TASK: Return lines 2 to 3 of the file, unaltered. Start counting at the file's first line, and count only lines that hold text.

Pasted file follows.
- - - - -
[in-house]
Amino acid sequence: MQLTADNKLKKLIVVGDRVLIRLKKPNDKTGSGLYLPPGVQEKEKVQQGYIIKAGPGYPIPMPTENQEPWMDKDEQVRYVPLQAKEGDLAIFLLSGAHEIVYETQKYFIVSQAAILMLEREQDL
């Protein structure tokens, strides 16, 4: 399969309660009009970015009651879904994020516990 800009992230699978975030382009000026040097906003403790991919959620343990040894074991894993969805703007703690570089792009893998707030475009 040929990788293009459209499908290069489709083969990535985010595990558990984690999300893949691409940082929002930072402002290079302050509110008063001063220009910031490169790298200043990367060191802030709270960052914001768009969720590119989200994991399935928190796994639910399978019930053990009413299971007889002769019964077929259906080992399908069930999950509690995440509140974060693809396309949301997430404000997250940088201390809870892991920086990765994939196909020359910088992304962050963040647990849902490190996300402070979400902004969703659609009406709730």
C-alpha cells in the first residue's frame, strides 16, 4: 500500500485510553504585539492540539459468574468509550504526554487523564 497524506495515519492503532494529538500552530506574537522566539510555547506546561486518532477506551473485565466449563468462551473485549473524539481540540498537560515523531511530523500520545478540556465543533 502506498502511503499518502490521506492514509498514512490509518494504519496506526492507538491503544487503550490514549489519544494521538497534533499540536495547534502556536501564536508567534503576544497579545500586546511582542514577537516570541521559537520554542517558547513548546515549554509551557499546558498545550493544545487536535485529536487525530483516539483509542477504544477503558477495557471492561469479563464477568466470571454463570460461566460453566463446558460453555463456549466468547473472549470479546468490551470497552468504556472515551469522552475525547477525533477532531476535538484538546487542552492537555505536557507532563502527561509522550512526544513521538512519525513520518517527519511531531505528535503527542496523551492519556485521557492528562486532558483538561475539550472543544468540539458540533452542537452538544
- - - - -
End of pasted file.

Amino acid sequence: MQLTADNKLKKLIVVGDRVLIRLKKPNDKTGSGLYLPPGVQEKEKVQQGYIIKAGPGYPIPMPTENQEPWMDKDEQVRYVPLQAKEGDLAIFLLSGAHEIVYETQKYFIVSQAAILMLEREQDL
């Protein structure tokens, strides 16, 4: 399969309660009009970015009651879904994020516990 800009992230699978975030382009000026040097906003403790991919959620343990040894074991894993969805703007703690570089792009893998707030475009 040929990788293009459209499908290069489709083969990535985010595990558990984690999300893949691409940082929002930072402002290079302050509110008063001063220009910031490169790298200043990367060191802030709270960052914001768009969720590119989200994991399935928190796994639910399978019930053990009413299971007889002769019964077929259906080992399908069930999950509690995440509140974060693809396309949301997430404000997250940088201390809870892991920086990765994939196909020359910088992304962050963040647990849902490190996300402070979400902004969703659609009406709730």